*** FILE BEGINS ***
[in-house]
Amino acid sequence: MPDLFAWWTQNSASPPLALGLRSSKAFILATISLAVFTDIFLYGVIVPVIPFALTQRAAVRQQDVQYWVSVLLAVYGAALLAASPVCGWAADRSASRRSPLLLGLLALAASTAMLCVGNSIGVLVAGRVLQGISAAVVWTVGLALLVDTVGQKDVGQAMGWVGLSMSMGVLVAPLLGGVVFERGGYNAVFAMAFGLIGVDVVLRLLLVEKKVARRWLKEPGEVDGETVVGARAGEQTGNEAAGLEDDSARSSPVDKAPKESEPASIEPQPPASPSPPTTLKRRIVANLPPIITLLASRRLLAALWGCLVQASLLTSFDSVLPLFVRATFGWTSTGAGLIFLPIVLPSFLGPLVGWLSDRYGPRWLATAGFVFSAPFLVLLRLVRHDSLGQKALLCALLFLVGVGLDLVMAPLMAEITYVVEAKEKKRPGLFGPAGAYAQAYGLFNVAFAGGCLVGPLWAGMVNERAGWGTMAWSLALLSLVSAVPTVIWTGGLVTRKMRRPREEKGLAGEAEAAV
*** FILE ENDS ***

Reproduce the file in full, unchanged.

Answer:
[in-house]
Amino acid sequence: MPDLFAWWTQNSASPPLALGLRSSKAFILATISLAVFTDIFLYGVIVPVIPFALTQRAAVRQQDVQYWVSVLLAVYGAALLAASPVCGWAADRSASRRSPLLLGLLALAASTAMLCVGNSIGVLVAGRVLQGISAAVVWTVGLALLVDTVGQKDVGQAMGWVGLSMSMGVLVAPLLGGVVFERGGYNAVFAMAFGLIGVDVVLRLLLVEKKVARRWLKEPGEVDGETVVGARAGEQTGNEAAGLEDDSARSSPVDKAPKESEPASIEPQPPASPSPPTTLKRRIVANLPPIITLLASRRLLAALWGCLVQASLLTSFDSVLPLFVRATFGWTSTGAGLIFLPIVLPSFLGPLVGWLSDRYGPRWLATAGFVFSAPFLVLLRLVRHDSLGQKALLCALLFLVGVGLDLVMAPLMAEITYVVEAKEKKRPGLFGPAGAYAQAYGLFNVAFAGGCLVGPLWAGMVNERAGWGTMAWSLALLSLVSAVPTVIWTGGLVTRKMRRPREEKGLAGEAEAAV